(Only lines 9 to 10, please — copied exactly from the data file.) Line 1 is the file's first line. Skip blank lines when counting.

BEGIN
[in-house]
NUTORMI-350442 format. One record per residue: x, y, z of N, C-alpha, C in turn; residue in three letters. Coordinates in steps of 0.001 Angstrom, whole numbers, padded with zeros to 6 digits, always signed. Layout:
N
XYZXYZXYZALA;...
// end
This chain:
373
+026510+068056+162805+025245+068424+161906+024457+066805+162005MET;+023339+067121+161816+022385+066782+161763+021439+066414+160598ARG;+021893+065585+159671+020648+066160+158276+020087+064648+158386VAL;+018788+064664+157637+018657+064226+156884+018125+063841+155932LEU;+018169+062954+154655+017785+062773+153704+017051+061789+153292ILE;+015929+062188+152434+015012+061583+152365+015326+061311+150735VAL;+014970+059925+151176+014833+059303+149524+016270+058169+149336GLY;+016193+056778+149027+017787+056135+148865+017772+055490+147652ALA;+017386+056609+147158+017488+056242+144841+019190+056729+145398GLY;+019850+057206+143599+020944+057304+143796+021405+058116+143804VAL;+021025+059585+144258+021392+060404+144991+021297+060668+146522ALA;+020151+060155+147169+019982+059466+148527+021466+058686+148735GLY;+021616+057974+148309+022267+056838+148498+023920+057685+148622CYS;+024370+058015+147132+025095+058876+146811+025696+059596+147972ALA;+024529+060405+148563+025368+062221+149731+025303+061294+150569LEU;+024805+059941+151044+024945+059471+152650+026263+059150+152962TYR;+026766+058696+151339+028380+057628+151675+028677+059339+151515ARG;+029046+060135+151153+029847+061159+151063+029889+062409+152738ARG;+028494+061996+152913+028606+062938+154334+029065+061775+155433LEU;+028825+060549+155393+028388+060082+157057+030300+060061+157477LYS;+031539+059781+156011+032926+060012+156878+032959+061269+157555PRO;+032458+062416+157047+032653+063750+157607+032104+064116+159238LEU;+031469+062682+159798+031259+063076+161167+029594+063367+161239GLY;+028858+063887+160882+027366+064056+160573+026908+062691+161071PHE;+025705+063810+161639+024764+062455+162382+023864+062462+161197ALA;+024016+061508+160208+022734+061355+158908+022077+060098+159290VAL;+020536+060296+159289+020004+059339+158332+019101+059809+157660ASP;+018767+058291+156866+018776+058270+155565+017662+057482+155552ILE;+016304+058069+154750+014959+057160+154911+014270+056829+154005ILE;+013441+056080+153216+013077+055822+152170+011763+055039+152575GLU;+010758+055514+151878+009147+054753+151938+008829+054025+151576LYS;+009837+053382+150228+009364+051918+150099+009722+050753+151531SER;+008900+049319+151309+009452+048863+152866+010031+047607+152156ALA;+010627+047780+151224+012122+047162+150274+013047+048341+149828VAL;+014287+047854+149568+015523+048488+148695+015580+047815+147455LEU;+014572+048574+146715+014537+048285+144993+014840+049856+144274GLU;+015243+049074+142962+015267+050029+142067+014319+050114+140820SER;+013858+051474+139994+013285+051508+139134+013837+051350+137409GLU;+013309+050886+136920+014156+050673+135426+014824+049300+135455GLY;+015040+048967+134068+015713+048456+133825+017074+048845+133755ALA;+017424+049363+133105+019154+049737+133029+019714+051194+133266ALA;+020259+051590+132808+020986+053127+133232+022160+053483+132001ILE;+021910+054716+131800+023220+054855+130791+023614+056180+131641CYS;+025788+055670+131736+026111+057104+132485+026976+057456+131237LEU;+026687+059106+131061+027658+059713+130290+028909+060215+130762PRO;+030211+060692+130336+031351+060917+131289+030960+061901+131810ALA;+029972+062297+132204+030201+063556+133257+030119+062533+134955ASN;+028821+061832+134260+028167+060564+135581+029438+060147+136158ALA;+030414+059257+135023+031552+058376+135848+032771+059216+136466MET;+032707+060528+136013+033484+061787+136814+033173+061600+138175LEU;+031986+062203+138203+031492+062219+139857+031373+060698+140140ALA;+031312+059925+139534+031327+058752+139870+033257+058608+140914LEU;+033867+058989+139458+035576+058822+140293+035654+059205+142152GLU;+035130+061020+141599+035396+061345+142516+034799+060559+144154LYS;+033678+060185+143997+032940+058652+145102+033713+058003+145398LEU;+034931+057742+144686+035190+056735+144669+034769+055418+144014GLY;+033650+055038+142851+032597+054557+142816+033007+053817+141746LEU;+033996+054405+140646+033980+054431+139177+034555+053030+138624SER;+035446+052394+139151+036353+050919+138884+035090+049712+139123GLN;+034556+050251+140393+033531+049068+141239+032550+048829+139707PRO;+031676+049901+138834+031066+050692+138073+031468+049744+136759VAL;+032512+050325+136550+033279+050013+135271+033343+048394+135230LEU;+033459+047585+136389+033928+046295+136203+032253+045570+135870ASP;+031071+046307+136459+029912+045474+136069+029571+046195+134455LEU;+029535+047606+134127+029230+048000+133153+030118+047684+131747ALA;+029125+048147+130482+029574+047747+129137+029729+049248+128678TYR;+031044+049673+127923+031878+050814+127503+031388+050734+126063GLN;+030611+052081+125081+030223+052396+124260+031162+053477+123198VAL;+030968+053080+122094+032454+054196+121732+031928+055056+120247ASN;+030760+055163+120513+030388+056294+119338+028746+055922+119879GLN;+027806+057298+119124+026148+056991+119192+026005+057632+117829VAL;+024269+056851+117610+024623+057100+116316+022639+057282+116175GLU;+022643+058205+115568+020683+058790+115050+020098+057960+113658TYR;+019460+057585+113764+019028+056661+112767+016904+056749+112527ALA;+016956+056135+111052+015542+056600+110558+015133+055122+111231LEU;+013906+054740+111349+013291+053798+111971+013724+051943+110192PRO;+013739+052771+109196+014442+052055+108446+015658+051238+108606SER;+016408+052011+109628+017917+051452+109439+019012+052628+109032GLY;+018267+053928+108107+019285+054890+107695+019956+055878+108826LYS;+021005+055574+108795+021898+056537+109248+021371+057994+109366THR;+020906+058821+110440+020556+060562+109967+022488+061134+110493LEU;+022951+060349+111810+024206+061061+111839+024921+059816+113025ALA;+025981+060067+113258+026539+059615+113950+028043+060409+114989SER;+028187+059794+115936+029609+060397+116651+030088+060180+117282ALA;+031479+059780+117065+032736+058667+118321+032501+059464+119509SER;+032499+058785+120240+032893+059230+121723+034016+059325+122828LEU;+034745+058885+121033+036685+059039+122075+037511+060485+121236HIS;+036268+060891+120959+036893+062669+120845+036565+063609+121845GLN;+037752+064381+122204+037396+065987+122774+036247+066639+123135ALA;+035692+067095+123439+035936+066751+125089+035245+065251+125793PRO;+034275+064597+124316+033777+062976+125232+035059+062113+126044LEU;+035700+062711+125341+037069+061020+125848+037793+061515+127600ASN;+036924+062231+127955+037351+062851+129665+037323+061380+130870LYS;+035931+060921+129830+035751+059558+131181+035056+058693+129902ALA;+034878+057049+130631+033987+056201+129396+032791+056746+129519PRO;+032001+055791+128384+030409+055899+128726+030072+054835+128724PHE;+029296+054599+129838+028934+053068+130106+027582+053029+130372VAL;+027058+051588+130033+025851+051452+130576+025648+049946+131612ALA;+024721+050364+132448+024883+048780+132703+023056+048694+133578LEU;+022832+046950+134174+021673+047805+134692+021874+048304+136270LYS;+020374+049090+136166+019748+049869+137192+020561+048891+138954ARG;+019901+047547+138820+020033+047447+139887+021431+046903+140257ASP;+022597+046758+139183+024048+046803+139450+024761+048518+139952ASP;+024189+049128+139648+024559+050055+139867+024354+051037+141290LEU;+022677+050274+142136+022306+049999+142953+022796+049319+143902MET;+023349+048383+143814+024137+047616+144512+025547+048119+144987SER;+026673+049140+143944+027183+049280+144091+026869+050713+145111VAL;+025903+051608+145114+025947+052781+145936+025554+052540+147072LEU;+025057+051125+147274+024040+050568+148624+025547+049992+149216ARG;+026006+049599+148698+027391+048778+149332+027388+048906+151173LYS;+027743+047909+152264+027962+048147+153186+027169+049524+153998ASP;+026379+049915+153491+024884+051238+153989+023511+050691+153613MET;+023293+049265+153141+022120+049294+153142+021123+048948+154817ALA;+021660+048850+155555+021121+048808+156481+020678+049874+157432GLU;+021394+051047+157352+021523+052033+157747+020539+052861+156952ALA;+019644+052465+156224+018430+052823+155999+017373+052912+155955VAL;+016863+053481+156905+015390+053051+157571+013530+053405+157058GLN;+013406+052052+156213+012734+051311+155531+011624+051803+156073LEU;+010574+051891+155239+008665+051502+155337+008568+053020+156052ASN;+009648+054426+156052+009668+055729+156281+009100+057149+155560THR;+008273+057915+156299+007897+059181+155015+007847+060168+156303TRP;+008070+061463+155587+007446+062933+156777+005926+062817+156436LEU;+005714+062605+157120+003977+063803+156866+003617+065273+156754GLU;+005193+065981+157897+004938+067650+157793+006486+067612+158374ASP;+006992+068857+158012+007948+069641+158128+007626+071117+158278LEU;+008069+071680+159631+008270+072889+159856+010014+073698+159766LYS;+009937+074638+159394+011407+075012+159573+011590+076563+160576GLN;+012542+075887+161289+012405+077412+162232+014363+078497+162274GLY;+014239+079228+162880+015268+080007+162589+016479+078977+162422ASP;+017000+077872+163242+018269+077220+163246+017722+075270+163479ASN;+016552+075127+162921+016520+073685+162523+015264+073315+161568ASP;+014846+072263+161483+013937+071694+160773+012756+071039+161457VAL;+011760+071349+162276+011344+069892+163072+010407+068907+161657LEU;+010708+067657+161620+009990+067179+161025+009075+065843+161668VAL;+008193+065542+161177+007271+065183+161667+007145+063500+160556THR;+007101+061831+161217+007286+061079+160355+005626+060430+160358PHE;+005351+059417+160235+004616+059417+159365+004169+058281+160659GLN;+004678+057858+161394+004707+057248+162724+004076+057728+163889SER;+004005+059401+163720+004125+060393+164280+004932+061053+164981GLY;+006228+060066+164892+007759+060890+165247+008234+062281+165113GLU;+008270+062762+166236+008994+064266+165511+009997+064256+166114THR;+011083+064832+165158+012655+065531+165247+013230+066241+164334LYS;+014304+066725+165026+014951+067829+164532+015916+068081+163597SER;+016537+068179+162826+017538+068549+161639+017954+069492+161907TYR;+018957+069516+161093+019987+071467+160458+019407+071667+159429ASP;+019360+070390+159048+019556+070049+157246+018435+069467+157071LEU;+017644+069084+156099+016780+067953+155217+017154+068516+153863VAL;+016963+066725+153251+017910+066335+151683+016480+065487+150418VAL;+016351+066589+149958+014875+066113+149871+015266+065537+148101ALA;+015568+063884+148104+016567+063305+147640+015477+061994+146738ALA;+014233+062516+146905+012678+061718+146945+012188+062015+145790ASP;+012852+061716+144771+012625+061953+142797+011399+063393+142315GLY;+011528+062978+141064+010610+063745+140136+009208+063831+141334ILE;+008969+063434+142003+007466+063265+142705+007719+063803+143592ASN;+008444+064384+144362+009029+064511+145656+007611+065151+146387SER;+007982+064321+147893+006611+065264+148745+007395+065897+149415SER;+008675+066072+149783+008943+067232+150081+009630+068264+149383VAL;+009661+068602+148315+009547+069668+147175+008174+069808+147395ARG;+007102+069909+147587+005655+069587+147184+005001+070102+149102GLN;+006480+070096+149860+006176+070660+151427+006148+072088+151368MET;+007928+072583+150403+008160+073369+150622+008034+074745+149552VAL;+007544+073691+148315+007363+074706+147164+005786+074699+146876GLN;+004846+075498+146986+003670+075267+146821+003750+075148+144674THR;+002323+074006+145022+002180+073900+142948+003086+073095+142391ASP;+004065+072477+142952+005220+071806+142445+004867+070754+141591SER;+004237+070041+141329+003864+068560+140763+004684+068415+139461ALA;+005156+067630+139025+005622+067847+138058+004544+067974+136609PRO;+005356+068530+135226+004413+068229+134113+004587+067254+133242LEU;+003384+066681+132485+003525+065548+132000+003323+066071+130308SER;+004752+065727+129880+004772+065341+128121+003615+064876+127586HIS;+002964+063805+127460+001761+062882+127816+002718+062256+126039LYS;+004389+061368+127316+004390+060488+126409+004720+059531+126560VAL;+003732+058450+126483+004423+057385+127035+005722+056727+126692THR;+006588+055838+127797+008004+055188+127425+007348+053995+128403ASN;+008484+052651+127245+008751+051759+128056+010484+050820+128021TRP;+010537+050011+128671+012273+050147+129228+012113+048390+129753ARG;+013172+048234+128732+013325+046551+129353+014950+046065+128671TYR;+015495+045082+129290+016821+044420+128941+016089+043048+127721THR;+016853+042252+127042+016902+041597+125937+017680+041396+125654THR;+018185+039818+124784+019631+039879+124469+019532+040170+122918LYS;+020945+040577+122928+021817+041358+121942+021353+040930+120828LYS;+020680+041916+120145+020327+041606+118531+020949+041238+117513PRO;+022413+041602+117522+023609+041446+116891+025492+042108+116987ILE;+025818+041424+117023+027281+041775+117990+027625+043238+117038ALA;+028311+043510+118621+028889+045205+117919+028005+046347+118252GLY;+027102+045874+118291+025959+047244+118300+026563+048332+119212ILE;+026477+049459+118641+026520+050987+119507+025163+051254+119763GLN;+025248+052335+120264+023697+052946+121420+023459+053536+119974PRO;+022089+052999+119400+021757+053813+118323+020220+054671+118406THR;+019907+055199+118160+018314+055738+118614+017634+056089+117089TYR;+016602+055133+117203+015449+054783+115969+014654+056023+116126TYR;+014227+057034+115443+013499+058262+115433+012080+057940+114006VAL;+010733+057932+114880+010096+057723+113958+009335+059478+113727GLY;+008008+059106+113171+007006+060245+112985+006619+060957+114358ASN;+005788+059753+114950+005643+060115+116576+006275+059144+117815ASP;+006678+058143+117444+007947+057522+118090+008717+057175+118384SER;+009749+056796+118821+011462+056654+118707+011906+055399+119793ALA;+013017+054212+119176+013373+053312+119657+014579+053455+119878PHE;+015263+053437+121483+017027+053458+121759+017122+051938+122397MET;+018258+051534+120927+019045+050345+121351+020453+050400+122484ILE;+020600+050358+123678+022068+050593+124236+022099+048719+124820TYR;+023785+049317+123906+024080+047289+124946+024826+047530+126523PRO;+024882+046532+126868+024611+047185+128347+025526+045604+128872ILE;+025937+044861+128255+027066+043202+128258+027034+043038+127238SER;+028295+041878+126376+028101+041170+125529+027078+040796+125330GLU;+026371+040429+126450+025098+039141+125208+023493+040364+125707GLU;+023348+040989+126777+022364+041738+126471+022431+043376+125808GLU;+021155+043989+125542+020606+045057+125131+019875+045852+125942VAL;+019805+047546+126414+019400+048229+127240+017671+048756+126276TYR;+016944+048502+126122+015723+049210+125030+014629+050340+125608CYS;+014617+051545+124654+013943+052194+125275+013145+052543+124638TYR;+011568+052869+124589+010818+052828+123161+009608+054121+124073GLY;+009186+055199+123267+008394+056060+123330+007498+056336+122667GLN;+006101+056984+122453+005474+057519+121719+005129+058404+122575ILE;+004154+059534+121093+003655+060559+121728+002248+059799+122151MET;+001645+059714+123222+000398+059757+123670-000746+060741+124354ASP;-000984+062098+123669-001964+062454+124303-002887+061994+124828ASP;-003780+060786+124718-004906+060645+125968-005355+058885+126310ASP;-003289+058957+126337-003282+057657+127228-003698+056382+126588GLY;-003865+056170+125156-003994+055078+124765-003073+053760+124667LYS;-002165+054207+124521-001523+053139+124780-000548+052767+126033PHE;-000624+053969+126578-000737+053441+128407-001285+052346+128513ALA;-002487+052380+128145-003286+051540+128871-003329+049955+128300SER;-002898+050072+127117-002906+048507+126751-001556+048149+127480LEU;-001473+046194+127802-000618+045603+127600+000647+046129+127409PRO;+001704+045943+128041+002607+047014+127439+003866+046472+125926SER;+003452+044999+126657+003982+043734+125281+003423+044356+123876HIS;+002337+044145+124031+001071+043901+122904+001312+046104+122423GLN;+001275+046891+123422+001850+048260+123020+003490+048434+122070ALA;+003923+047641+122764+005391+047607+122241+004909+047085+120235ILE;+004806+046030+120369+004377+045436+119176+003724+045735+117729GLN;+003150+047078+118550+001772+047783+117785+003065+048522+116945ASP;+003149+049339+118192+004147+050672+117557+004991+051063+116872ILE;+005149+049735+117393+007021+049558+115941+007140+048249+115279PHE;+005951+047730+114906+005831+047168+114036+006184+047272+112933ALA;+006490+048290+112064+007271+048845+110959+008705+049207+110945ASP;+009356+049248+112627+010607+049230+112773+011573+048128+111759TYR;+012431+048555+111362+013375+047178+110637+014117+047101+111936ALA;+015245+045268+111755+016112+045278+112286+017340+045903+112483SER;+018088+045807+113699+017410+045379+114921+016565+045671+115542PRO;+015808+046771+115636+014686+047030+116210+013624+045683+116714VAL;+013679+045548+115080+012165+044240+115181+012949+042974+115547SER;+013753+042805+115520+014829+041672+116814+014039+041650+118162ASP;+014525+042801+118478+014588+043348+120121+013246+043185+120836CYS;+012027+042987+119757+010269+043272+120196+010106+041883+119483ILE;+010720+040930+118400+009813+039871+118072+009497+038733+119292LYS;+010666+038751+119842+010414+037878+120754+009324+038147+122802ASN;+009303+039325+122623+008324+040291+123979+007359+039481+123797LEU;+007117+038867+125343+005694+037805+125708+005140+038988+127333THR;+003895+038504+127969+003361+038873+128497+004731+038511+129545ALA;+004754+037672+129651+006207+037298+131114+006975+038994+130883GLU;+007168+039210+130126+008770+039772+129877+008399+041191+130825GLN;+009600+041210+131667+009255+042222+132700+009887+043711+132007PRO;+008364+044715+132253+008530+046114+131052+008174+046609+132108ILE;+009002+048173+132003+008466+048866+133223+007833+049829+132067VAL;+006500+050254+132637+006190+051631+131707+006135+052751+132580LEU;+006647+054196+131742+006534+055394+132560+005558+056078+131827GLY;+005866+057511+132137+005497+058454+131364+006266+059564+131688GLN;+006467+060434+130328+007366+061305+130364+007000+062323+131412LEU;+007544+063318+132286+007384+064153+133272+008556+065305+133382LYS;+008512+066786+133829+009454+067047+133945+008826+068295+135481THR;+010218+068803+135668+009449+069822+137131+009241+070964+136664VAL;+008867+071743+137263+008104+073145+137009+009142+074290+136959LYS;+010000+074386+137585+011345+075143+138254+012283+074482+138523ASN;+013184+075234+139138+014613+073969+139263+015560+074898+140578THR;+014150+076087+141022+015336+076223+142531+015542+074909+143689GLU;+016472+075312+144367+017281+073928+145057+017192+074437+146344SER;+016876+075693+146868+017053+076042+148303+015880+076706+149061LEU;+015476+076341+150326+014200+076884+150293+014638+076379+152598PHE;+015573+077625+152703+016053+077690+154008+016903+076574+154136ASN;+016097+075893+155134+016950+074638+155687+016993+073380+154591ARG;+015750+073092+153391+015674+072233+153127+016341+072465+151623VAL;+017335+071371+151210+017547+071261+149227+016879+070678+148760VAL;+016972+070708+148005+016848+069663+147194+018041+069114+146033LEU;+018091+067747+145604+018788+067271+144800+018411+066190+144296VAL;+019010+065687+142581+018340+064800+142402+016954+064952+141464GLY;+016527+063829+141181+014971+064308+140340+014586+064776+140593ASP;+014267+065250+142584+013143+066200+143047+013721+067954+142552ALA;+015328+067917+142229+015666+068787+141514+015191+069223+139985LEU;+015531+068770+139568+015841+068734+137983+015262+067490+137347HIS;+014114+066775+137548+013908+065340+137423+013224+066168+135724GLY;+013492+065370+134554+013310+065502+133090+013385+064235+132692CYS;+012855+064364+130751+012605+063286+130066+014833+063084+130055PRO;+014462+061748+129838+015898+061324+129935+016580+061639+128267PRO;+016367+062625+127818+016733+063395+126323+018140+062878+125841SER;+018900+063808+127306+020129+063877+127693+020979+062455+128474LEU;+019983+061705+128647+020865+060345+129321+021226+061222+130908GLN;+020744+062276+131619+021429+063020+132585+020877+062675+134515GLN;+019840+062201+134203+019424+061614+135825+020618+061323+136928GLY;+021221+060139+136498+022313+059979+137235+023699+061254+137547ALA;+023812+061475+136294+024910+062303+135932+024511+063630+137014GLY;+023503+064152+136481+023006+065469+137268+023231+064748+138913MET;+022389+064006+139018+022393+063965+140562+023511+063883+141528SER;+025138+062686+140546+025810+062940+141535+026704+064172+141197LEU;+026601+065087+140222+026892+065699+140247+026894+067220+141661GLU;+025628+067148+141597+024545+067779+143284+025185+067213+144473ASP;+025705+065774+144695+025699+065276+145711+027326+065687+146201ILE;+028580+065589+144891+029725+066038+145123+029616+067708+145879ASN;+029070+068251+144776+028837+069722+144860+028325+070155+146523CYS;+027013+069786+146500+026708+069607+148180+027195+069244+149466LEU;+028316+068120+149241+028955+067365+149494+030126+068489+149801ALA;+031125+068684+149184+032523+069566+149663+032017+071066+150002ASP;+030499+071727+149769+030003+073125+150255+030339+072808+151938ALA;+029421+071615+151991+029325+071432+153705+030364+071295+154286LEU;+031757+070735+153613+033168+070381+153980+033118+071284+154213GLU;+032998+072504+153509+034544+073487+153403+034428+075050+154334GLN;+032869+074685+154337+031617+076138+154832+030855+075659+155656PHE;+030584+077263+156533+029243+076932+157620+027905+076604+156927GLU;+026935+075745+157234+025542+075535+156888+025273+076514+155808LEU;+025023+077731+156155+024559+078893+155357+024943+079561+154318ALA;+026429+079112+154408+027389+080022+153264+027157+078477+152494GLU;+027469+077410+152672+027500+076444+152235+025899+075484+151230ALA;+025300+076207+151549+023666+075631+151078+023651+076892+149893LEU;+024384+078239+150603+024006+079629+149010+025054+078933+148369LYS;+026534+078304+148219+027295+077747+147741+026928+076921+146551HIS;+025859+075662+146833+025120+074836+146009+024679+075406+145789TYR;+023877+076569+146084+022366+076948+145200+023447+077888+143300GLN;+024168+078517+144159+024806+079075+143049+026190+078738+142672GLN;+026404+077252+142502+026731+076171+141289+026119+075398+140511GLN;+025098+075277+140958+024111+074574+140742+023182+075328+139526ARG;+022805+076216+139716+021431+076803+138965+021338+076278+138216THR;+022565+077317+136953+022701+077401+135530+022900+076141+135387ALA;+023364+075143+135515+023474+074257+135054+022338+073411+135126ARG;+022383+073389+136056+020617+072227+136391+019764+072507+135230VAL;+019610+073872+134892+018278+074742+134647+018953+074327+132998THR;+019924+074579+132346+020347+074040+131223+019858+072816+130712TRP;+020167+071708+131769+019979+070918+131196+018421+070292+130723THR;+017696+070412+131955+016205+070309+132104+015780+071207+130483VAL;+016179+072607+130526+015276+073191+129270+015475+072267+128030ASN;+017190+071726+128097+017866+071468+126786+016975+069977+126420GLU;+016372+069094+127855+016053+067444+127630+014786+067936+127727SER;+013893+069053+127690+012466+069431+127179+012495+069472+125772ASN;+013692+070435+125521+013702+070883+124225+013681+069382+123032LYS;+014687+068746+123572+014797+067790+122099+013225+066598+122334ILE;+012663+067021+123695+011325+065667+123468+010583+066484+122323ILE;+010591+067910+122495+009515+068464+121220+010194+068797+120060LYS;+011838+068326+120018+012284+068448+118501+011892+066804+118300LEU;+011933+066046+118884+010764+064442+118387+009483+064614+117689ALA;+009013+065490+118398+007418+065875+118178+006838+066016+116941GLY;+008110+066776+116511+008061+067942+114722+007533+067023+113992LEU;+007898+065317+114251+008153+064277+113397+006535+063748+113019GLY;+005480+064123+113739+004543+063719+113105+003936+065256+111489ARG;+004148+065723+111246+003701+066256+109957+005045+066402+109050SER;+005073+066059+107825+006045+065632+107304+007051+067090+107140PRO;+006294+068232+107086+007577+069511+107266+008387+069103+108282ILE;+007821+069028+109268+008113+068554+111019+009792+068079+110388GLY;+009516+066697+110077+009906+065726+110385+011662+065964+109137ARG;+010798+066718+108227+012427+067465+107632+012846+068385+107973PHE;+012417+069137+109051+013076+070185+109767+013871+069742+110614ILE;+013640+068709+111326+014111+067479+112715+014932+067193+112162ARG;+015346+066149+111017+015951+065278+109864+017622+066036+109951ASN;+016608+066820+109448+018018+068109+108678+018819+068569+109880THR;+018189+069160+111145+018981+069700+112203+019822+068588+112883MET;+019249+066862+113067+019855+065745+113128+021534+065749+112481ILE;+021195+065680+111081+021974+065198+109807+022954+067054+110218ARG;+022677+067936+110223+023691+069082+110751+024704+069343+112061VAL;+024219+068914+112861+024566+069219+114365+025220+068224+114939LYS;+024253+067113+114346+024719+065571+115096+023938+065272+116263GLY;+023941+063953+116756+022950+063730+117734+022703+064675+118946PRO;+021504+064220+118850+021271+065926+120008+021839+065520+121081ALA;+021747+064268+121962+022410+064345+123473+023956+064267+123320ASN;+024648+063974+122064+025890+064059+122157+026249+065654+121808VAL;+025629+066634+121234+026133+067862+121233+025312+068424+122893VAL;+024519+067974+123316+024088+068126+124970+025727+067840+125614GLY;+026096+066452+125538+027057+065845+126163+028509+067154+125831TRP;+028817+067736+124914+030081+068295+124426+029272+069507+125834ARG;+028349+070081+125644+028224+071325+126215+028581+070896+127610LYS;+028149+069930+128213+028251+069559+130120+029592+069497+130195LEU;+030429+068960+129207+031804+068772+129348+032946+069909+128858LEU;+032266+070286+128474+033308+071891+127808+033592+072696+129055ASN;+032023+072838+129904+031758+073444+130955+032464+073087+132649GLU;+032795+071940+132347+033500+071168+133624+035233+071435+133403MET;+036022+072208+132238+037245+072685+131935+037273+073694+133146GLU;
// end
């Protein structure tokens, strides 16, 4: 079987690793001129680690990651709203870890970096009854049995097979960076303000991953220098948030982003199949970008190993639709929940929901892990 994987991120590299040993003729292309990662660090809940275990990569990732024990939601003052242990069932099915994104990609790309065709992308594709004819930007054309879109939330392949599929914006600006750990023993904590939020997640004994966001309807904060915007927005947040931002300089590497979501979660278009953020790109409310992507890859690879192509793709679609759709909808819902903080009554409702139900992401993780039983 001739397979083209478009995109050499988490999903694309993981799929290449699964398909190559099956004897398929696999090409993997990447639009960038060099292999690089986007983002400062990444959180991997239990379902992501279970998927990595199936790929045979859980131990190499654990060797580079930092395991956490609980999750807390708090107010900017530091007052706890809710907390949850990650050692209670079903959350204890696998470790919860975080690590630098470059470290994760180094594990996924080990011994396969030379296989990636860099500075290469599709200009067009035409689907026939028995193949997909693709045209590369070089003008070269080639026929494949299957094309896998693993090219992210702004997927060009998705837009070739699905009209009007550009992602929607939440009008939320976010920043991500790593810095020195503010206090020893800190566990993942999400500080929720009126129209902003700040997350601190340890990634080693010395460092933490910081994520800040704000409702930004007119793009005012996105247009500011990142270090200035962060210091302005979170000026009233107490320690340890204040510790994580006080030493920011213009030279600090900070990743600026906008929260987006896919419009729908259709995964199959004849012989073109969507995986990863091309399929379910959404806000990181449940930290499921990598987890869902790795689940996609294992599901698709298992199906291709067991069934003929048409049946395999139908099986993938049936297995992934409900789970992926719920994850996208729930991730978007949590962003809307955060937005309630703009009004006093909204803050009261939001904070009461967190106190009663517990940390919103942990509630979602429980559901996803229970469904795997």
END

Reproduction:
// end
């Protein structure tokens, strides 16, 4: 079987690793001129680690990651709203870890970096009854049995097979960076303000991953220098948030982003199949970008190993639709929940929901892990 994987991120590299040993003729292309990662660090809940275990990569990732024990939601003052242990069932099915994104990609790309065709992308594709004819930007054309879109939330392949599929914006600006750990023993904590939020997640004994966001309807904060915007927005947040931002300089590497979501979660278009953020790109409310992507890859690879192509793709679609759709909808819902903080009554409702139900992401993780039983 001739397979083209478009995109050499988490999903694309993981799929290449699964398909190559099956004897398929696999090409993997990447639009960038060099292999690089986007983002400062990444959180991997239990379902992501279970998927990595199936790929045979859980131990190499654990060797580079930092395991956490609980999750807390708090107010900017530091007052706890809710907390949850990650050692209670079903959350204890696998470790919860975080690590630098470059470290994760180094594990996924080990011994396969030379296989990636860099500075290469599709200009067009035409689907026939028995193949997909693709045209590369070089003008070269080639026929494949299957094309896998693993090219992210702004997927060009998705837009070739699905009209009007550009992602929607939440009008939320976010920043991500790593810095020195503010206090020893800190566990993942999400500080929720009126129209902003700040997350601190340890990634080693010395460092933490910081994520800040704000409702930004007119793009005012996105247009500011990142270090200035962060210091302005979170000026009233107490320690340890204040510790994580006080030493920011213009030279600090900070990743600026906008929260987006896919419009729908259709995964199959004849012989073109969507995986990863091309399929379910959404806000990181449940930290499921990598987890869902790795689940996609294992599901698709298992199906291709067991069934003929048409049946395999139908099986993938049936297995992934409900789970992926719920994850996208729930991730978007949590962003809307955060937005309630703009009004006093909204803050009261939001904070009461967190106190009663517990940390919103942990509630979602429980559901996803229970469904795997």